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EASTSIDE : MTA Clears Way for Subway Extension

July 03, 1994|MARY ANNE PEREZ

Plans for the Metro Red Line's Eastside extension have passed a major hurdle with the Metropolitan Transportation Authority's recent approval of the project's final environmental impact report.

The subway line will extend 6.8 miles from Union Station to Atlantic Boulevard at a cost of $979.6 million, displacing 200 households and more than 50 businesses. Appraisals and negotiations for the buyouts are not expected to begin until 1996.

The first segment, expected to begin construction by late 1996 or early 1997 and be completed by 2002, will include stations at Little Tokyo, 1st Street and Boyle Avenue, Cesar E. Chavez Avenue and Soto Street and 1st and Lorena streets.

Members of a Review Advisory Committee, made up of 27 residents, business owners and others, met monthly to work out community concerns, such as station construction and the disruption from construction and noise. Recommendations included building the stations at street level instead of elevating them and placing entrances and exits off busy streets to minimize the effects on commercial corridors and residents, said Project Director Diego Cardoso.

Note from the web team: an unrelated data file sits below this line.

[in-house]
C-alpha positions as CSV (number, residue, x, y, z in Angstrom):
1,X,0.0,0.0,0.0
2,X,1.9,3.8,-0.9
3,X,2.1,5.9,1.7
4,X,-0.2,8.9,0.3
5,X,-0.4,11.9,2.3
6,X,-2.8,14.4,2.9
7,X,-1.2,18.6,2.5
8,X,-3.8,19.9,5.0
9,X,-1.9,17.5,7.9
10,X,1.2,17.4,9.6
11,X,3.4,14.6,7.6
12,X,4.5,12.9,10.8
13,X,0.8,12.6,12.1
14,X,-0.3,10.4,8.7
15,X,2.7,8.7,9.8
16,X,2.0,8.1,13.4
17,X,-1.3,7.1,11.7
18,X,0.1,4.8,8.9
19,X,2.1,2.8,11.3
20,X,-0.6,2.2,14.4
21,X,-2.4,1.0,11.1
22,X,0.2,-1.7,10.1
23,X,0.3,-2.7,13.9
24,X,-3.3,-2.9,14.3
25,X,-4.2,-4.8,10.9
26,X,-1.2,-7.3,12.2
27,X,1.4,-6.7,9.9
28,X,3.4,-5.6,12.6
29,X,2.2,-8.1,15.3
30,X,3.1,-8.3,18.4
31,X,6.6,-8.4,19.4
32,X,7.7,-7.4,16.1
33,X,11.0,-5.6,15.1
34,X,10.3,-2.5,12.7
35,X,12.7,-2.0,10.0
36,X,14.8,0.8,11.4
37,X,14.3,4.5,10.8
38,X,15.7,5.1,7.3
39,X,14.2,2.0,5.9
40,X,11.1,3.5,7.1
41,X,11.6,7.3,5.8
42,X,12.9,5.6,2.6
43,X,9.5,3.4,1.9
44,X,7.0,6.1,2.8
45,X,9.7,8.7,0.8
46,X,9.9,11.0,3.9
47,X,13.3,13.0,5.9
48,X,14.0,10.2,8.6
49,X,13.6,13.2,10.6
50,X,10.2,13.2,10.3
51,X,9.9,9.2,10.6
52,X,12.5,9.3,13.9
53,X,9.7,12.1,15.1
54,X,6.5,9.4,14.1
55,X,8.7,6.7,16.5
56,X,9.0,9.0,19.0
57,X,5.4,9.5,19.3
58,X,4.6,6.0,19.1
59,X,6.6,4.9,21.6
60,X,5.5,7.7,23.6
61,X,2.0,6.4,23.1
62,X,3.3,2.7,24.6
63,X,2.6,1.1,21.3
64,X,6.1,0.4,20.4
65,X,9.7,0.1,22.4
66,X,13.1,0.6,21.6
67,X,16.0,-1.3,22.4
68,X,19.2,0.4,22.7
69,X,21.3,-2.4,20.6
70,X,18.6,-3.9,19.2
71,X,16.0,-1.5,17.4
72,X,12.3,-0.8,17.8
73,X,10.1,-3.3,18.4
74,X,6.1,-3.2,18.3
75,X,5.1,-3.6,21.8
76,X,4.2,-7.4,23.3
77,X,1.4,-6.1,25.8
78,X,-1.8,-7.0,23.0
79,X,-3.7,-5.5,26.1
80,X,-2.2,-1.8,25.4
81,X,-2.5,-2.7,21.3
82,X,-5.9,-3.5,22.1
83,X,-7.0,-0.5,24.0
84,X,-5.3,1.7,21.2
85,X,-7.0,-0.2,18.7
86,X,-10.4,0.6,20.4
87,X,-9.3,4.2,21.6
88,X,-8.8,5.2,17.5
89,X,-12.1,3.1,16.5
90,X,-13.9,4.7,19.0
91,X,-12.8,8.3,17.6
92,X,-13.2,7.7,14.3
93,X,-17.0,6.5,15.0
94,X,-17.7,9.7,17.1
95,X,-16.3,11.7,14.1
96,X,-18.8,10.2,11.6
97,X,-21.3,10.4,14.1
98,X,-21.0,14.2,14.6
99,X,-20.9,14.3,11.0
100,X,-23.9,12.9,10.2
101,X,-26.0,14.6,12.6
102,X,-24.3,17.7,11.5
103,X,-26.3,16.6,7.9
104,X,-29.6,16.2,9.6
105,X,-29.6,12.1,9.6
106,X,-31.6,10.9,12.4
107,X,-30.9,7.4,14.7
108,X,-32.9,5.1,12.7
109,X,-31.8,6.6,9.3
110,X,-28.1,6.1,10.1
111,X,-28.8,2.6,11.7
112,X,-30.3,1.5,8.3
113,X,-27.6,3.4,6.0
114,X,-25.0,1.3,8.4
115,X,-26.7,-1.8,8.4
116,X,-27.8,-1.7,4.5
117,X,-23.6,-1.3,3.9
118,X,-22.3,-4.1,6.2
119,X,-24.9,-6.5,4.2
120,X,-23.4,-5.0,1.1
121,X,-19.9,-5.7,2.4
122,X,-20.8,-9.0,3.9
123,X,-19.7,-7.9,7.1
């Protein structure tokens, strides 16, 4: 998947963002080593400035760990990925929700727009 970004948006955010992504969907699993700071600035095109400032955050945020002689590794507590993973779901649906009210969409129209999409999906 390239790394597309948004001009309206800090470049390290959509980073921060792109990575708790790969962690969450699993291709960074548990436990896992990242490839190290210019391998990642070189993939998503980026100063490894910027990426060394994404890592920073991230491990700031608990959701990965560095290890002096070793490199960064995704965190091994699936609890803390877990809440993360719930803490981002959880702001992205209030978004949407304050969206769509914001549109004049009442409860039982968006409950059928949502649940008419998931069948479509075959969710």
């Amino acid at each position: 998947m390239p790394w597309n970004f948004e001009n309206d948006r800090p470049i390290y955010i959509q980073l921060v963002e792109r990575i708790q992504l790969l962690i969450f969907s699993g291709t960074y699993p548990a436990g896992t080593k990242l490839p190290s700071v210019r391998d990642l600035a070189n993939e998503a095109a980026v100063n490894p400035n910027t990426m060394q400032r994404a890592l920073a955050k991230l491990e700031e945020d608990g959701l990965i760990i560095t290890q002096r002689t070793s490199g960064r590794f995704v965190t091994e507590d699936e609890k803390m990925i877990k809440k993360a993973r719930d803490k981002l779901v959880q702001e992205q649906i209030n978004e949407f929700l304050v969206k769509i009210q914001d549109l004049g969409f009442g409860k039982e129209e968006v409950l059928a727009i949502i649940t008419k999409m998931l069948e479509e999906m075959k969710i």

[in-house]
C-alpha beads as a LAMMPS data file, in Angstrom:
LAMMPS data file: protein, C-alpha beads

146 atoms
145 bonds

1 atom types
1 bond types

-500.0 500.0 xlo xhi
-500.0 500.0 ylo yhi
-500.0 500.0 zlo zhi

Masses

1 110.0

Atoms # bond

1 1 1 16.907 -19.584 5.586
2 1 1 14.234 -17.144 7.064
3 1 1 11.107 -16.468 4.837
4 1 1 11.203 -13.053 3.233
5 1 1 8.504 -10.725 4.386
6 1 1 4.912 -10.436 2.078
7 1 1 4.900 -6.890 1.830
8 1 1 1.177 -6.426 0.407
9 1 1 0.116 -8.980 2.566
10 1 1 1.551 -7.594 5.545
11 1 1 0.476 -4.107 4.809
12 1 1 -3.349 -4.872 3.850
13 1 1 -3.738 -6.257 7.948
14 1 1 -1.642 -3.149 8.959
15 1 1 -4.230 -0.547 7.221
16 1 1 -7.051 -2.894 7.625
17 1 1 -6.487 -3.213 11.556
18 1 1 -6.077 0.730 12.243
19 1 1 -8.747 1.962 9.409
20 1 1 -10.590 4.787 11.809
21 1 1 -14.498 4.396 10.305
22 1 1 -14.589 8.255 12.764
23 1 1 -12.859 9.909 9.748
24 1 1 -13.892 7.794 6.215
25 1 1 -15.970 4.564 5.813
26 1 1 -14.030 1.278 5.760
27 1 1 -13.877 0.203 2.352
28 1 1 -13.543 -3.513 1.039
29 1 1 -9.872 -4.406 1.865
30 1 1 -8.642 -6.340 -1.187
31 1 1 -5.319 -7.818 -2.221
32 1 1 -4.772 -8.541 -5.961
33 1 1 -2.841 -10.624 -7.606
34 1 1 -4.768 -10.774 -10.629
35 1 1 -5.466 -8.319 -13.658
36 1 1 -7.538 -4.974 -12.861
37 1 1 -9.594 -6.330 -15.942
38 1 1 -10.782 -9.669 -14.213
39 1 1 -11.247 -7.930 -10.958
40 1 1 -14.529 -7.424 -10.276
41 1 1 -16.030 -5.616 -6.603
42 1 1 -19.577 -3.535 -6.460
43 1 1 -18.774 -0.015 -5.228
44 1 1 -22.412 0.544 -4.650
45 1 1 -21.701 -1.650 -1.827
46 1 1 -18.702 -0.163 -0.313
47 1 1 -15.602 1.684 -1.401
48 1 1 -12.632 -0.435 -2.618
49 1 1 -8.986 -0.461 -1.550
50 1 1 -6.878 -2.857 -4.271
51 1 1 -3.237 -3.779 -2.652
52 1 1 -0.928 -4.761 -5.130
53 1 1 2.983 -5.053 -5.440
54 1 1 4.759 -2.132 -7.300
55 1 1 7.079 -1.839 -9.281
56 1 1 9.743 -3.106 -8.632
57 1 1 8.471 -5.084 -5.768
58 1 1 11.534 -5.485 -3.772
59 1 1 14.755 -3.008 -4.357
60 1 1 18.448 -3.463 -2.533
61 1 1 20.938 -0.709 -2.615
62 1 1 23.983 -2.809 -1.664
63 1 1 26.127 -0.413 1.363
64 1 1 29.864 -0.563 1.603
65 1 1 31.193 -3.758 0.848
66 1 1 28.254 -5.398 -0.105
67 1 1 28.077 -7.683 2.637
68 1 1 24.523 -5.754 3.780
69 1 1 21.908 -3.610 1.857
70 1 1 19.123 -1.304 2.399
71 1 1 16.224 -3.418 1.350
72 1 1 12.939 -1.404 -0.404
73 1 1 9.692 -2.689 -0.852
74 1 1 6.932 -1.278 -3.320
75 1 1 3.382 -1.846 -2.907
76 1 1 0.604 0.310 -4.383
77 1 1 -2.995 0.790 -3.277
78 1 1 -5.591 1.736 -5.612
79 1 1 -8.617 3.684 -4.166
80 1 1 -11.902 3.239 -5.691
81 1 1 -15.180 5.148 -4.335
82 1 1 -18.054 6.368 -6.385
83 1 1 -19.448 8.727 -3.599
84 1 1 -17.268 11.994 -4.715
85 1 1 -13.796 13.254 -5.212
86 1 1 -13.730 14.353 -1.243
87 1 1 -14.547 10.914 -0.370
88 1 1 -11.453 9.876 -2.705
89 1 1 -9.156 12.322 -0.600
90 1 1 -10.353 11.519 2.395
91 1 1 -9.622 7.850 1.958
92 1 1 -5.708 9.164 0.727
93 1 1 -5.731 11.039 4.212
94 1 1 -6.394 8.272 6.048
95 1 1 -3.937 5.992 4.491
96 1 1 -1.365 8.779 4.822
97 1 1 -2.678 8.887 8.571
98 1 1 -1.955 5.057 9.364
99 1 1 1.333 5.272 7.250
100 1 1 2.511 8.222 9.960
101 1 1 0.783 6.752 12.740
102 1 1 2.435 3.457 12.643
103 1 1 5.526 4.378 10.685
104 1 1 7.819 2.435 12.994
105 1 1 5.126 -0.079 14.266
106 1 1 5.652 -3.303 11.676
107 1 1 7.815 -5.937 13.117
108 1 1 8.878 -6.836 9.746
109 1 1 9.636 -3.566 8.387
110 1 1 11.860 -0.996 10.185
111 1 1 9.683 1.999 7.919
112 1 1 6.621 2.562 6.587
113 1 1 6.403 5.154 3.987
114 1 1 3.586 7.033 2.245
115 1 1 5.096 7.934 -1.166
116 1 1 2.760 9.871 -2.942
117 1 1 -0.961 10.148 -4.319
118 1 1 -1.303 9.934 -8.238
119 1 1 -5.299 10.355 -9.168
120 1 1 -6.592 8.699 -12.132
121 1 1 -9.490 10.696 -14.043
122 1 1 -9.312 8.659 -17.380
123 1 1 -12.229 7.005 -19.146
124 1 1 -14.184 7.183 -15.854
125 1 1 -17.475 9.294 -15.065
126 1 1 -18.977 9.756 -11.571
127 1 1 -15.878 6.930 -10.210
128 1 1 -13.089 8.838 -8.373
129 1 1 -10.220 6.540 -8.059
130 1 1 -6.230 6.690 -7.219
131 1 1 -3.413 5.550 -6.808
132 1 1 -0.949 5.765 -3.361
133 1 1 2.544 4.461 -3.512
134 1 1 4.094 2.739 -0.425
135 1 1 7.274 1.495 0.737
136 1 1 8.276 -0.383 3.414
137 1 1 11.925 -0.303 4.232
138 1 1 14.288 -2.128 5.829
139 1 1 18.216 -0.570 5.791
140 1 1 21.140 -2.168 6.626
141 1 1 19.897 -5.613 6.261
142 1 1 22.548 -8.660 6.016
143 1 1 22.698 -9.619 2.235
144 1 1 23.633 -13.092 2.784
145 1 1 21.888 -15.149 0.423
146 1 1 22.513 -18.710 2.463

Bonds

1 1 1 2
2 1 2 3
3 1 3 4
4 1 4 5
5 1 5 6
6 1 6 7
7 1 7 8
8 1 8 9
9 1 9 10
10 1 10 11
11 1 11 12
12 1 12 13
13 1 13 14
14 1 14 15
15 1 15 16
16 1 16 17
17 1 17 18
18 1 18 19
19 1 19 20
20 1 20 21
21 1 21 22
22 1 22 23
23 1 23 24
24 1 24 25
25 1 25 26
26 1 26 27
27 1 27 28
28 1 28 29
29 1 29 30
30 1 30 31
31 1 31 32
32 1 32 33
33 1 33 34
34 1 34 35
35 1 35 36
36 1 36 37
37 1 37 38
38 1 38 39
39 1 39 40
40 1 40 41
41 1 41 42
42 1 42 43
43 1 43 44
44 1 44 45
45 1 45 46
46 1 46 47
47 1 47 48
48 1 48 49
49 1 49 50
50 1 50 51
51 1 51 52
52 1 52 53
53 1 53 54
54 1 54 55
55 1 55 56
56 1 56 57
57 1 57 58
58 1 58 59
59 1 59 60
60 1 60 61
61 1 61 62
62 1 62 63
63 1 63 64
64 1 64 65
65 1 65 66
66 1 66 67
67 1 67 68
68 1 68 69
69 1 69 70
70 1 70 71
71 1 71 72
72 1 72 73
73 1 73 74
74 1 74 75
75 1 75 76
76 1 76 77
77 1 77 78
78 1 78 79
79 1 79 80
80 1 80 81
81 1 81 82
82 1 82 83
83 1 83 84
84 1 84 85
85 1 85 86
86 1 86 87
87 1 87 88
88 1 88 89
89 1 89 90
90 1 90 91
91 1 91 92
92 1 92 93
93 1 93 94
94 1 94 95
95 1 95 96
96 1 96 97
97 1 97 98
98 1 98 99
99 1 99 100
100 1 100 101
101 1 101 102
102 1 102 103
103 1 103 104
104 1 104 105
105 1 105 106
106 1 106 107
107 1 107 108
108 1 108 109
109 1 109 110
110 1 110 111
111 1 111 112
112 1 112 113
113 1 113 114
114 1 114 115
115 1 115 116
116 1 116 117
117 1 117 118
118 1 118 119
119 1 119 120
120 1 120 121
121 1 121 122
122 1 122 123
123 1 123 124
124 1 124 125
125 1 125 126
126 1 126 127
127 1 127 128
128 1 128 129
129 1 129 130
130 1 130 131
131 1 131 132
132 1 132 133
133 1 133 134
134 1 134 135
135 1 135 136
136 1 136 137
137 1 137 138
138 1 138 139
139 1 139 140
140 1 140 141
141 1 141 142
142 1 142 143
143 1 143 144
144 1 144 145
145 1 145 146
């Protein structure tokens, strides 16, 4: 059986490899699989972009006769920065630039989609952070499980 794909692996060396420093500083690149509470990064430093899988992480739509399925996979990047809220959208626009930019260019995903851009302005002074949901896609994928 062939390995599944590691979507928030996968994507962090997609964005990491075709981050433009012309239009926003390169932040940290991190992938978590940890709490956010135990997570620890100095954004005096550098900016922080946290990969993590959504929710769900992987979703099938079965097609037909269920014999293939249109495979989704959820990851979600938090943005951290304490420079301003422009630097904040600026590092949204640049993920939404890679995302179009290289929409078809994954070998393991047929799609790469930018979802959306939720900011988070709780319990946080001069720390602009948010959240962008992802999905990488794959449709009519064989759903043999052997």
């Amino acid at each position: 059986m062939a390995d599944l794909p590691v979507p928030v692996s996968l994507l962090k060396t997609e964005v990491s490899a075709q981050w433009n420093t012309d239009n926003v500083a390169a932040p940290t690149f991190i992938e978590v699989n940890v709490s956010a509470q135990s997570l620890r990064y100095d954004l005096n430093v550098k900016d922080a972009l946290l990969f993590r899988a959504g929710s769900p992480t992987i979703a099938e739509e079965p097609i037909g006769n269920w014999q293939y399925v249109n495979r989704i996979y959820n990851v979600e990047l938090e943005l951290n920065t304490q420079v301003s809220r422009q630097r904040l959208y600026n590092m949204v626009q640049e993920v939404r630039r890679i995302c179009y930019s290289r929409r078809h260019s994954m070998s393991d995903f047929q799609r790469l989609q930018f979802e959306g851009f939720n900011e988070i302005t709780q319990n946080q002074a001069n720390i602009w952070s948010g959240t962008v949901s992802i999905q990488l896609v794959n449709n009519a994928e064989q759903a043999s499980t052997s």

Construction crews try to do their tunneling with as little disruption to the community as possible, Cardoso said. "We don't want to take, for example, a market or something that is essential. We have identified properties that are vacant or run down."

Another recommendation is to replace demolished housing within one-quarter of a mile of the new stations. "For example, at Brooklyn and Soto, properties that we use (to make way for construction) might not be needed once construction is done, so maybe we will build affordable housing. But we have to work with the community on those issues," Cardoso said.

More than half of the project's funding will come from the federal Department of Transportation and an additional 13% from the state. The rest will be paid through Proposition A and C sales tax dollars.

The final report's completion fulfills state and federal environmental requirements for the Red Line's Eastside extension, said MTA Chairman and Los Angeles City Councilman Richard Alatorre.

Funding for the second segment, which would include stations on Whittier Boulevard at Rowan Avenue, Arizona Avenue and Atlantic Boulevard, has not been secured, Cardoso said. But officials hope to have funds rounded up by the time the first segment is completed in 2002, he said.

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